The pressure of the blood present in the circulatory system of our bodies is called blood pressure. Blood pressure is achieved by the pumping of the heart in a rhythmic manner where blood reaches out to the major blood vessels and then to small arteries and capillaries.
The blood pressure we measure and refer to is the pressure in the large arteries of the body. Most commonly, blood pressure is measured from the brachial artery. It is one of the vital signs we check in a general physical examination of the patient and assess the general condition.
The blood pressure and physiology of the cardiovascular system
There are two components of blood pressure most commonly measured.
Diastolic and Systolic Blood Pressure
Blood pressure is not just a single entity or a single measurement. It is a set or a ratio of two blood pressures that happen in different phases of a cardiac cycle. These two types of blood pressure are diastolic blood pressure and systolic blood pressure.
Systolic blood pressure
The systolic blood pressure is the numerator in the blood pressure reading. It is the pressure when the left ventricle of the heart pumps its blood into the main vessels. The normal range of systolic blood pressure is 90 to 140 mmHg. A pressure above or below this range is not normal and needs attention and management.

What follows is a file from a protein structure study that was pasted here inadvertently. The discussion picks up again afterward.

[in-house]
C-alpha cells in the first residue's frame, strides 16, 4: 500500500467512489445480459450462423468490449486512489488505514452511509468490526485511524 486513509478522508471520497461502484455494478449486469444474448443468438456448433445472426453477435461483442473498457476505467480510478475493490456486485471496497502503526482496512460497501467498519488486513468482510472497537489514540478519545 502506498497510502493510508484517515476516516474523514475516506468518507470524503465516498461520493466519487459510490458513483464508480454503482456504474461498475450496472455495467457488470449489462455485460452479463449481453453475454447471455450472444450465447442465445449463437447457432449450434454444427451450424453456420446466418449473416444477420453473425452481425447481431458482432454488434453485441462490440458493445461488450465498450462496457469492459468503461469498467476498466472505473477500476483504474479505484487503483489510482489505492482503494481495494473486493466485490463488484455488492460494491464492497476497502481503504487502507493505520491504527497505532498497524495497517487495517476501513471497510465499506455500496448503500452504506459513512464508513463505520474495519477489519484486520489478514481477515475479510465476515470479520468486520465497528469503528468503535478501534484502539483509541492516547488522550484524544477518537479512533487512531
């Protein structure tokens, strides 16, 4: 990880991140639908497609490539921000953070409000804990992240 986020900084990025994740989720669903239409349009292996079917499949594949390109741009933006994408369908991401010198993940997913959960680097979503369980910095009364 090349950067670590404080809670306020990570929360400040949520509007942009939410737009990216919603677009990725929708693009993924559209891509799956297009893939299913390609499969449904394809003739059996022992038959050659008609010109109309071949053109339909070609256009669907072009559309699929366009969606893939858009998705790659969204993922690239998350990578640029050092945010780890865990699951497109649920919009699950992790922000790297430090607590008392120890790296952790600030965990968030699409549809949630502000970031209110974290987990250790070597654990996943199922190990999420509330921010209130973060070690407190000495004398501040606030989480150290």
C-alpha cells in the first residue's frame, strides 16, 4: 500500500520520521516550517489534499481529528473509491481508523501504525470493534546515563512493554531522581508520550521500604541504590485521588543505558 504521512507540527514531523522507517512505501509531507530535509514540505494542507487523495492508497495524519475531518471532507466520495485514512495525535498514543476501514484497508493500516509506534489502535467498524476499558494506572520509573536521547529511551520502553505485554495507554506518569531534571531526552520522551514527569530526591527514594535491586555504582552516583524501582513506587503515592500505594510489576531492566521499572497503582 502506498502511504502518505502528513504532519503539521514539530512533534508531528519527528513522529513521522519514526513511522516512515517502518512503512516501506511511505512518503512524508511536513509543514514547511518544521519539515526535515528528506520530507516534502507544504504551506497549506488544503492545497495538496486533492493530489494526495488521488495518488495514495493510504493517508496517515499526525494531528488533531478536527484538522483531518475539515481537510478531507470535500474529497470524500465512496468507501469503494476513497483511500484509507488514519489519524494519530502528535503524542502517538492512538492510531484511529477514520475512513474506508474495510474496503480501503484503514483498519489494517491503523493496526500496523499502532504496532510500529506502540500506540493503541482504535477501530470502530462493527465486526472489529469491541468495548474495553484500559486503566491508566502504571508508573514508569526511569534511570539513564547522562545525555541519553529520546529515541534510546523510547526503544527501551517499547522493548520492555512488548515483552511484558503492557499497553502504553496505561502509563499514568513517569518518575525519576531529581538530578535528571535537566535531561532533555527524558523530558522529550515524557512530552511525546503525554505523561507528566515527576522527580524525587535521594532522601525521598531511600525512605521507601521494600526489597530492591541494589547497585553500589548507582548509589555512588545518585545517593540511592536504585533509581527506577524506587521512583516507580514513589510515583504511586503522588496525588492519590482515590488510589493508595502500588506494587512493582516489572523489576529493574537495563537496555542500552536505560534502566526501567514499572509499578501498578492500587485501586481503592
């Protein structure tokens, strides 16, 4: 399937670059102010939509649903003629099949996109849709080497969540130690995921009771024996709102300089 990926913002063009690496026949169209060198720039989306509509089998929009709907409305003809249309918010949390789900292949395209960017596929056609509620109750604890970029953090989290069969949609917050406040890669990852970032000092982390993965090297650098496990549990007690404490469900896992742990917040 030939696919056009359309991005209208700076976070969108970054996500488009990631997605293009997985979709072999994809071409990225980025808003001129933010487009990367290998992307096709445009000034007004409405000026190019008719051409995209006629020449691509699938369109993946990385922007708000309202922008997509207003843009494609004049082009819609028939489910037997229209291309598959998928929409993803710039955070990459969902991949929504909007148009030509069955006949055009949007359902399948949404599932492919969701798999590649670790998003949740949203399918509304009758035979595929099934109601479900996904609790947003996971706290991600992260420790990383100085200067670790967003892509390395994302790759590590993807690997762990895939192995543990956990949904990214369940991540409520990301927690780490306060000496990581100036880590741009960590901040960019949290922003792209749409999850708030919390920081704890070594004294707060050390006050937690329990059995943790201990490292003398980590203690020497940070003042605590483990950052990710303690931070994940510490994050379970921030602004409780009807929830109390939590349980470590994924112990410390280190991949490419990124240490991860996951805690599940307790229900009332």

Diastolic Blood Pressure
The diastolic blood pressure is the reading we get when the heart is not pumping blood anywhere. Rather, it is taking the blood from the veins or is almost doing nothing. The normal range of diastolic blood pressure in an adult is 60 to 90 mmHg. Blood pressure less than that or more than 90 needs to be evaluated.
Causes of High Blood pressure
A number of reasons result in high blood pressure commonly known as hypertension. They depend upon the age, gender, lifestyle, and certain other factors.
- More than half of the population suffering from hypertension is due to unknown reasons. This is typically called essential hypertension.
- Then there is secondary hypertension which occurs always due to some underlying pathology. For example, almost all chronic and acute renal diseases cause raised blood pressure.
- Some Adrenal gland tumors, congenital and some acquired diseases result in high blood pressure because glucocorticoids and especially mineralocorticoids take an active part in blood pressure control.
- Pregnancy-induced hypertension is yet another reason.
Blood Pressure tracking chart
So, whatever the underlying cause of raised blood pressure, a proper record has to be maintained to establish the diagnosis and plan the management.
They say, sometimes only keeping a record can help in controlling blood pressure. So, these tracking charts can be used at home as well.
In the chart, we mention the date, time, and readings of systolic and diastolic blood pressure.